Working with LCD glyphs

Reading a diff today I found this piece of code for defining a font for a matrix LCD display. The code is interesting, it lets the developer see what the font looks like, so fixing your alphabet is really easy.

unsigned char font5x7[][8] = 
{
/* z */
 ,{
   ________,
   ________,
   XXXXX___,
   ___X____,
   __X_____,
   _X______,
   XXXXX___,
   ________}

/* s */
 ,{
   ________,
   ________,
   _XXX____,
   X_______,
   _XX_____,
   ___X____,
   XXX_____,
   ________}
}

But something is fishy here, how do the compiler understand ________ as being 0x00, or 0xFF? So I went on to see the included header… and ouch, this is what I found.

#define	_XX_____	0x60
#define	_XX____X	0x61
#define	_XX___X_	0x62
#define	_XX___XX	0x63
#define	_XX__X__	0x64
#define	_XX__X_X	0x65
#define	_XX__XX_	0x66
#define	_XX__XXX	0x67
#define	_XX_X___	0x68
#define	_XX_X__X	0x69
#define	_XX_X_X_	0x6a
#define	_XX_X_XX	0x6b
#define	_XX_XX__	0x6c
#define	_XX_XX_X	0x6d
#define	_XX_XXX_	0x6e
#define	_XX_XXXX	0x6f

This is ugly as code and pretty as ASCII art. When we are coding we want beautiful code, but not pretty ASCII art. Let that to all the artists, they do better art than we do. So, how do we fix the code? Simple, macros to the rescue!

#define _	0
#define X	1
#define b(a,b,c,d,e,f,g,h)	(a << 7| b << 6 | c << 5 | d << 4 | e << 3 | f << 2 | g << 1 | h)
&#91;/sourcecode&#93;

With this we let the compiler do the dirty job of creating all those values. Using the macros above, the code becomes easier to maintain and read. Just remember to undef the macros after using it, as you don't want all your X's, _'s and b's being changed!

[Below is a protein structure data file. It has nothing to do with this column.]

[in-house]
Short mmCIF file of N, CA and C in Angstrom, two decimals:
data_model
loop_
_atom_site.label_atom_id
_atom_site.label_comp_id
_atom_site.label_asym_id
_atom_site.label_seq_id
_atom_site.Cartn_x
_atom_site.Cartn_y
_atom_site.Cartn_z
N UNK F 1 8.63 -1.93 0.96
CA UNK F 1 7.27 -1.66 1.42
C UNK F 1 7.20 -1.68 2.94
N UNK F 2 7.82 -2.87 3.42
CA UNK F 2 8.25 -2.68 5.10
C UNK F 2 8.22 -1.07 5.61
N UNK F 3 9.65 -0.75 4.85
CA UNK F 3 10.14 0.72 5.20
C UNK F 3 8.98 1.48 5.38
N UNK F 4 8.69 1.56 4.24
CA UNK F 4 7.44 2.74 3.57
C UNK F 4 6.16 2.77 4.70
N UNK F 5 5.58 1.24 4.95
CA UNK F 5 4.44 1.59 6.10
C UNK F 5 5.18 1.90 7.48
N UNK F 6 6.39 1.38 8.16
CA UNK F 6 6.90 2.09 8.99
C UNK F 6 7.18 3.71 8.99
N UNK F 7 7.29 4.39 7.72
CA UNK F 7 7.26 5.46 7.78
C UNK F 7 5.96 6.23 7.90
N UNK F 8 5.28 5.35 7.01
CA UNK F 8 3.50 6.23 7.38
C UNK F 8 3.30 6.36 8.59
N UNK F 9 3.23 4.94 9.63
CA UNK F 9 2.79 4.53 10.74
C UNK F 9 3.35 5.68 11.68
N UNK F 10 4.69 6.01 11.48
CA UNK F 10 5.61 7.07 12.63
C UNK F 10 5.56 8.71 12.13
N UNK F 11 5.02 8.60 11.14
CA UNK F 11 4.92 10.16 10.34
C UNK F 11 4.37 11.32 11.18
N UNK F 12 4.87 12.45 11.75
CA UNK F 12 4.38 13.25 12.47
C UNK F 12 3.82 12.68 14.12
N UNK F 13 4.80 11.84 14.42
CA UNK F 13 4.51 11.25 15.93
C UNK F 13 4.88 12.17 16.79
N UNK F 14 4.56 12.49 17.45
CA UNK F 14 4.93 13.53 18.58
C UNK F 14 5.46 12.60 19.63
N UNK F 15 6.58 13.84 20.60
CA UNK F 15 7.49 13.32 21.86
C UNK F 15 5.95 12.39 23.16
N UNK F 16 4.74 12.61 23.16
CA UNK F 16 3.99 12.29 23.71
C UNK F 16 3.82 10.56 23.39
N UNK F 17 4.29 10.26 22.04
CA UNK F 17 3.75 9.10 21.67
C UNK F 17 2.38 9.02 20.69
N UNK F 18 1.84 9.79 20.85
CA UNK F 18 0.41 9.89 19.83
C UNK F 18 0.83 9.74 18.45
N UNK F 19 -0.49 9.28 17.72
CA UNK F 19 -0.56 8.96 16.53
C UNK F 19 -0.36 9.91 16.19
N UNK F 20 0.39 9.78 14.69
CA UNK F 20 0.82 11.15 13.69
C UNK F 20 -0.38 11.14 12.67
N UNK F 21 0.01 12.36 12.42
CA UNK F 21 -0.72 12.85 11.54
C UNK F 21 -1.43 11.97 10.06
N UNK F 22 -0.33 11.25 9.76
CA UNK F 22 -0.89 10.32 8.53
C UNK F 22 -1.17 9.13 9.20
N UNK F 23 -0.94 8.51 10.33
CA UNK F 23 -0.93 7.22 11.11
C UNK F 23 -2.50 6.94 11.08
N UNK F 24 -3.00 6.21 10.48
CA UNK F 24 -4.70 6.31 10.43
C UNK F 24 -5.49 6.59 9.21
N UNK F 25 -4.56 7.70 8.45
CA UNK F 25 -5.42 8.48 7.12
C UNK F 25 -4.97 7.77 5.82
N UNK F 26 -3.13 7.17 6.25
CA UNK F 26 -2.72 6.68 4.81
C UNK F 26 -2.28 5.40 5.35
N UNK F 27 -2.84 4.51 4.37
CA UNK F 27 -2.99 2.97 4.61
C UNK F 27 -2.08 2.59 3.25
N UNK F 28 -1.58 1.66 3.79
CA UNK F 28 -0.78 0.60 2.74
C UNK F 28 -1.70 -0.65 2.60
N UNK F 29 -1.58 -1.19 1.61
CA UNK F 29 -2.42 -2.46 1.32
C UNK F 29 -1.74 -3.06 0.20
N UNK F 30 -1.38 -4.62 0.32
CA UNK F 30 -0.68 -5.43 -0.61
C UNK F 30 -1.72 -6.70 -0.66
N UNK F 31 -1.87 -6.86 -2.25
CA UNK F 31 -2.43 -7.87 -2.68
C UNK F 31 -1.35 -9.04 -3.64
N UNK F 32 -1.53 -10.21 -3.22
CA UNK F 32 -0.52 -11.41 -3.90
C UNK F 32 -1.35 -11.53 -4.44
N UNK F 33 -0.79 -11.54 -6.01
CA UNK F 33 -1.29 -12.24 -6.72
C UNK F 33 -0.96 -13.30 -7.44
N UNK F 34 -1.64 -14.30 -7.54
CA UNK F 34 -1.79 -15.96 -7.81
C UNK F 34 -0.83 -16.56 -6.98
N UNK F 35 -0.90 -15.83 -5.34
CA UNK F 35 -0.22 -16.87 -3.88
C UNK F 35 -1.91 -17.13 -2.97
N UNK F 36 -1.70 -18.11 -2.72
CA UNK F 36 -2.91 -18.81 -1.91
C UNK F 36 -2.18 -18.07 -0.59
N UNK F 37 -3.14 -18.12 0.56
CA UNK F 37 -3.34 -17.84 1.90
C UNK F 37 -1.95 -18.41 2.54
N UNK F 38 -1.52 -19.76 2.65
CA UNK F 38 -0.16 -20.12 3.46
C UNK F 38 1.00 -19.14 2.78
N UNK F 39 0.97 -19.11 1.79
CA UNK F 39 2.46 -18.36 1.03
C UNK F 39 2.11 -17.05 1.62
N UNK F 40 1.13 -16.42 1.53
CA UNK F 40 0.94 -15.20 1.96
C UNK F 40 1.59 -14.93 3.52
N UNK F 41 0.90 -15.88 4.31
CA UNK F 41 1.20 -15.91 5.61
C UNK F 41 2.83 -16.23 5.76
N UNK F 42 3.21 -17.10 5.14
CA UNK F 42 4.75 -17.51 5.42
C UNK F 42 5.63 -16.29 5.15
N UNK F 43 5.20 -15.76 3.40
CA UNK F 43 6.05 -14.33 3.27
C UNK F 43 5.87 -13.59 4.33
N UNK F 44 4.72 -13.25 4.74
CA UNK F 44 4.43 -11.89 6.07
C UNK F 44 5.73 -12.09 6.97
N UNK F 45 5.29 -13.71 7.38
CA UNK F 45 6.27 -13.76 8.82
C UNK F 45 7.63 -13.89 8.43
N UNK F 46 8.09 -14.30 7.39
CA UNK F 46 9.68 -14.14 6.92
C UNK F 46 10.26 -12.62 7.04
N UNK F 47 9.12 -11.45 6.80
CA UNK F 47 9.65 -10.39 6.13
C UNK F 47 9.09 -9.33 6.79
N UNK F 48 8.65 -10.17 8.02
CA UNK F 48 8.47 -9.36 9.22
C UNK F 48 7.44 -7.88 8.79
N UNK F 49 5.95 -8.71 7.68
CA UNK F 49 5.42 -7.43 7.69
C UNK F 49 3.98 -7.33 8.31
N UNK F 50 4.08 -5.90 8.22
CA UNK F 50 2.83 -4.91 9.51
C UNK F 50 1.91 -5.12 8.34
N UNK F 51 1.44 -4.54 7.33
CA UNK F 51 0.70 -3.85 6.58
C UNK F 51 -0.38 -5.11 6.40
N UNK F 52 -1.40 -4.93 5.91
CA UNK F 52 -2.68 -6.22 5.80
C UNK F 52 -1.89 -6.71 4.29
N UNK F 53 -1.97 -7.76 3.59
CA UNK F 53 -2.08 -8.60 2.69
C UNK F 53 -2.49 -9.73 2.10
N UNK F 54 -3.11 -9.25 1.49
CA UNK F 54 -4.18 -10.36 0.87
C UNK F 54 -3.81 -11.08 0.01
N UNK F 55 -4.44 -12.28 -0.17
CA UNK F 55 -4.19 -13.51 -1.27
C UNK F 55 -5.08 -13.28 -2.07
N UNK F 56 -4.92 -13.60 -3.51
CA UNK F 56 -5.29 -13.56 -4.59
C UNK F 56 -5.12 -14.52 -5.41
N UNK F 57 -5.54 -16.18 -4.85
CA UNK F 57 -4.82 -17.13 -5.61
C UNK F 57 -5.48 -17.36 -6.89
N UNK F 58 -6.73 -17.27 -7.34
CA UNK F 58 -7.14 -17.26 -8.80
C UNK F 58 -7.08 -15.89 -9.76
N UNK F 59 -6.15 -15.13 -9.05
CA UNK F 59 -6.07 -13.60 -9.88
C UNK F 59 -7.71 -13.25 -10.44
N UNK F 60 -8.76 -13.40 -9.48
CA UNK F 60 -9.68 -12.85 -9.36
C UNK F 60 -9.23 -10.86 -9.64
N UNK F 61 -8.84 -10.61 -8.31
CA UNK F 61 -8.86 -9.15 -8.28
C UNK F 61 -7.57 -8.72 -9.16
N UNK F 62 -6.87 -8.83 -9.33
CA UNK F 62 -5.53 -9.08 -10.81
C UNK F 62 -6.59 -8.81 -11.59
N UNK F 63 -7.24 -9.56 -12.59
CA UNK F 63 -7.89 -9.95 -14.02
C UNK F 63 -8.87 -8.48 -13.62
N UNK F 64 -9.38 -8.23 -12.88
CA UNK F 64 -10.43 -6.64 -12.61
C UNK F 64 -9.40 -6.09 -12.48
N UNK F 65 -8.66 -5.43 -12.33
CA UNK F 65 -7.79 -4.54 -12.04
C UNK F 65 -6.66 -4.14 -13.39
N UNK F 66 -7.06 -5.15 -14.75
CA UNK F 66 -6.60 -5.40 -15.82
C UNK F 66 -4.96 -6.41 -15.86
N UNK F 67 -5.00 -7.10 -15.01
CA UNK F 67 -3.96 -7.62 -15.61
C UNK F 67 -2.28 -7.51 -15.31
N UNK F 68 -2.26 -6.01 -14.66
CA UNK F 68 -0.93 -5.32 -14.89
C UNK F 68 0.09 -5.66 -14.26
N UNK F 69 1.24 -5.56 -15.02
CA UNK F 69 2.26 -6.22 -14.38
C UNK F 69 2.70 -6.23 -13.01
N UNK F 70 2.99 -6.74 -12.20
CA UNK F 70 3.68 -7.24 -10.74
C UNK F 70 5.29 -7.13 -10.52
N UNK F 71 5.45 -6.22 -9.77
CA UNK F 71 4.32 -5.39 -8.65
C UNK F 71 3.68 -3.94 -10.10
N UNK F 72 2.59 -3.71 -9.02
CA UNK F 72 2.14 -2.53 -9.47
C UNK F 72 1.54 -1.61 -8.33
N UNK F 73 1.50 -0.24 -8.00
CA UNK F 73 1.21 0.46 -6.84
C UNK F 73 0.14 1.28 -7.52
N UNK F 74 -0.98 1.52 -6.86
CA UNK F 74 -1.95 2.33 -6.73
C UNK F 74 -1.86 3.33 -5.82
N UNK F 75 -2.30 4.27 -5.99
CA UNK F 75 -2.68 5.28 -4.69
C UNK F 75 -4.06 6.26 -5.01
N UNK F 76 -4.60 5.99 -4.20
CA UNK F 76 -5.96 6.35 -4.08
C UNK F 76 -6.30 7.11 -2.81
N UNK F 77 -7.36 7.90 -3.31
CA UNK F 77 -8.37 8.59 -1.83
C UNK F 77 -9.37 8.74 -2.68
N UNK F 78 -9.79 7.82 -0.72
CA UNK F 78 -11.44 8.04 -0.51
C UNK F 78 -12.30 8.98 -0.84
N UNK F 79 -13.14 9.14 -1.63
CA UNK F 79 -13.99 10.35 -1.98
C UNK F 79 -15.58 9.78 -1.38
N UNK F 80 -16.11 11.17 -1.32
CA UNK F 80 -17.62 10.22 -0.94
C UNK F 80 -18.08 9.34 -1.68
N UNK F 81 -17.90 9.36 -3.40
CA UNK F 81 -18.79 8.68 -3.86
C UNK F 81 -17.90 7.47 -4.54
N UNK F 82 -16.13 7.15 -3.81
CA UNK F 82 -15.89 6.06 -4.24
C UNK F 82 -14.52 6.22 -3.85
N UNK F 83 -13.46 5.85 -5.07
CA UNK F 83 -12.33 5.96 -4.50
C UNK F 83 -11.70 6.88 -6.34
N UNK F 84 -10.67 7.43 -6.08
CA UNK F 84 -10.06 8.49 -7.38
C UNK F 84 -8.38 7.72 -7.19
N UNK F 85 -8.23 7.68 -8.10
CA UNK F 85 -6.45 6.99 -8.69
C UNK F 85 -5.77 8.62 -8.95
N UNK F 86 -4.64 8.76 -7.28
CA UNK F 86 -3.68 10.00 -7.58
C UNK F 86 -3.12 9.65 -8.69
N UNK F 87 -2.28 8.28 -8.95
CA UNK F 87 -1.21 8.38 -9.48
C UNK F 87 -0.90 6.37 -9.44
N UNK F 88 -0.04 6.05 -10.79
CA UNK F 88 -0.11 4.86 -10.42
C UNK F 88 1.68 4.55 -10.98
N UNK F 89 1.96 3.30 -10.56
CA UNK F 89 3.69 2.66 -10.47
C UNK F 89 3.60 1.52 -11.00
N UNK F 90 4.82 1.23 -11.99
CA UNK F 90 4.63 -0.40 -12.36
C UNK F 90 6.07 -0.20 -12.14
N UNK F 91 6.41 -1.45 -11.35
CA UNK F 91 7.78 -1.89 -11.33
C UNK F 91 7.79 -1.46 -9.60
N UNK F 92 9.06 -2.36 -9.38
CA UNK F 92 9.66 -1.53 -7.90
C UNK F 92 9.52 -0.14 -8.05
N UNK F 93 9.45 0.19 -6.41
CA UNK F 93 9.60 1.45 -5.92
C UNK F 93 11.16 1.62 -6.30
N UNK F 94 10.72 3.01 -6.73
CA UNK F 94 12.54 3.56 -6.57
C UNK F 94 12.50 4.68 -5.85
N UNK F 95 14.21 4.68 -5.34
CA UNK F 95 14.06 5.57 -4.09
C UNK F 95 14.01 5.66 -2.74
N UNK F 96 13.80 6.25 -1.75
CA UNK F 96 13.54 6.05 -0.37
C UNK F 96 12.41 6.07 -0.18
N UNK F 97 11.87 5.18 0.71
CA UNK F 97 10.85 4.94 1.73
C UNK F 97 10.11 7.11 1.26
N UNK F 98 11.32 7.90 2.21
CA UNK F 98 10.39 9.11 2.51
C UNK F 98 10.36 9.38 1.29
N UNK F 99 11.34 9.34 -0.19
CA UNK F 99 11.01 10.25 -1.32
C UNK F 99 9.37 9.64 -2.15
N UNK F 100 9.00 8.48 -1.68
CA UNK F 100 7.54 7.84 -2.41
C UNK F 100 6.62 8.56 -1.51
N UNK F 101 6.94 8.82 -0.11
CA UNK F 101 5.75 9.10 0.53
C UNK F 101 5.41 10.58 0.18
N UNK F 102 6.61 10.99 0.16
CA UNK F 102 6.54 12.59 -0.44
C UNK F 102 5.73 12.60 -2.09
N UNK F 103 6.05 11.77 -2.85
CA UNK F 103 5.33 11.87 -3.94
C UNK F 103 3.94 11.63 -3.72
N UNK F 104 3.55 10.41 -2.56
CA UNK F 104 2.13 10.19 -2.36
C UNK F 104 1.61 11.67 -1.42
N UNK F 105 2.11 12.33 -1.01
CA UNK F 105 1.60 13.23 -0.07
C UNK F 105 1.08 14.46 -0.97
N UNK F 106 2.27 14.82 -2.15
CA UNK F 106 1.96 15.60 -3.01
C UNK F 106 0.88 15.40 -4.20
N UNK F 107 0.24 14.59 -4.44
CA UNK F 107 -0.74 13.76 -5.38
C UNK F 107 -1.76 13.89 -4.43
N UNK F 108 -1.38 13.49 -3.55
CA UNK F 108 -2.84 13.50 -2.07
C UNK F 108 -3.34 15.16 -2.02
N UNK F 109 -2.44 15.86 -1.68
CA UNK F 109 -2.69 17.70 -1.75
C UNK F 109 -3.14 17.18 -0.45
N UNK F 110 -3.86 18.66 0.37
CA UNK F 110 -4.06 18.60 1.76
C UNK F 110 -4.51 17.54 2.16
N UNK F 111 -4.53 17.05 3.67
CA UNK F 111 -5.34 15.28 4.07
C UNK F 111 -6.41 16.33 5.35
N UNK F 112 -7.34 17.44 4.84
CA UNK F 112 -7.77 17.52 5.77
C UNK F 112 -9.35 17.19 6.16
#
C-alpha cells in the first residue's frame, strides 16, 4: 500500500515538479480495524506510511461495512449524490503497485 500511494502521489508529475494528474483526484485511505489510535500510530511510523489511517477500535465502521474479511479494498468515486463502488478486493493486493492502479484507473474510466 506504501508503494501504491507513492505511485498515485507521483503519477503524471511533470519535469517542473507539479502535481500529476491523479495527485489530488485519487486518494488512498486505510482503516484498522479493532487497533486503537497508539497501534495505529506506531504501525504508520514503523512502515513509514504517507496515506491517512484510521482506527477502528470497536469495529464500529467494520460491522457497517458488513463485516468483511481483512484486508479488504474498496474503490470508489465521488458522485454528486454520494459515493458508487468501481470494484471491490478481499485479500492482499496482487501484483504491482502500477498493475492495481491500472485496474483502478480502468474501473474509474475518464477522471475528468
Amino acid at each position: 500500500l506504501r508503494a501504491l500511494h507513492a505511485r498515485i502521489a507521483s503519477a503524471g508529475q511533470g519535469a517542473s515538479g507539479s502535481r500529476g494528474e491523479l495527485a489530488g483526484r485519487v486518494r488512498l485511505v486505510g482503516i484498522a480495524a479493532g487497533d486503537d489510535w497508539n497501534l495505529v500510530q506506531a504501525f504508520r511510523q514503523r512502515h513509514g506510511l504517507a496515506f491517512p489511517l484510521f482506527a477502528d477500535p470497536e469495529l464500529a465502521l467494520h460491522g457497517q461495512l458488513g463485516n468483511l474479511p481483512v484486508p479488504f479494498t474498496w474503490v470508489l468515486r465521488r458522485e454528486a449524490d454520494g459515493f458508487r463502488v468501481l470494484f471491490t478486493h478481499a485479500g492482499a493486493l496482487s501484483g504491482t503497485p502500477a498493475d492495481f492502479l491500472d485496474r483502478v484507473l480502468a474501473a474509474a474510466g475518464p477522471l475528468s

&#91;sourcecode lang=c&#93;
unsigned char font5x7&#91;&#93;&#91;8&#93; = {
	/* z */ {
	b(_,_,_,_,_,_,_,_),
	b(_,_,_,_,_,_,_,_),
	b(X,X,X,X,X,_,_,_),
	b(_,_,_,X,_,_,_,_),
	b(_,_,X,_,_,_,_,_),
	b(_,X,_,_,_,_,_,_),
	b(X,X,X,X,X,_,_,_),
	b(_,_,_,_,_,_,_,_)
	},

	/* s */ {
	b(_,_,_,_,_,_,_,_),
	b(_,_,_,_,_,_,_,_),
	b(_,X,X,X,_,_,_,_),
	b(X,_,_,_,_,_,_,_),
	b(_,X,X,_,_,_,_,_),
	b(_,_,_,X,_,_,_,_),
	b(X,X,X,_,_,_,_,_),
	b(_,_,_,_,_,_,_,_)
	},
};
&#91;/sourcecode&#93;

By the way, you can apply this idea for creating small graphics on code. It's easy and self-documenting. Happy hacking!

<strong>Update:</strong>
I just remembered the section <em>Making a Glyph from Bit Patterns</em> from <strong>Expert C Programming</strong> (<a href="http://www.amazon.com/Expert-Programming-Peter-van-Linden/dp/0131774298">buy</a> this book if you don't have it yet!), it gives a solution similar to mine. The macros defined there are:


#define _ )*2
#define X )*2 + 1
#define s ((((((((0

So the code looks like this:

unsigned char font5x7[][8] = {
	/* z */ {
	s _ _ _ _ _ _ _ _,
	s _ _ _ _ _ _ _ _,
	s X X X X X _ _ _,
	s _ _ _ X _ _ _ _,
	s _ _ X _ _ _ _ _,
	s _ X _ _ _ _ _ _,
	s X X X X X _ _ _,
	s _ _ _ _ _ _ _ _,
	},
	/* s */ {
	s _ _ _ _ _ _ _ _,
	s _ _ _ _ _ _ _ _,
	s _ X X X _ _ _ _,
	s X _ _ _ _ _ _ _,
	s _ X X _ _ _ _ _,
	s _ _ _ X _ _ _ _,
	s X X X _ _ _ _ _,
	s _ _ _ _ _ _ _ _,
	}
};

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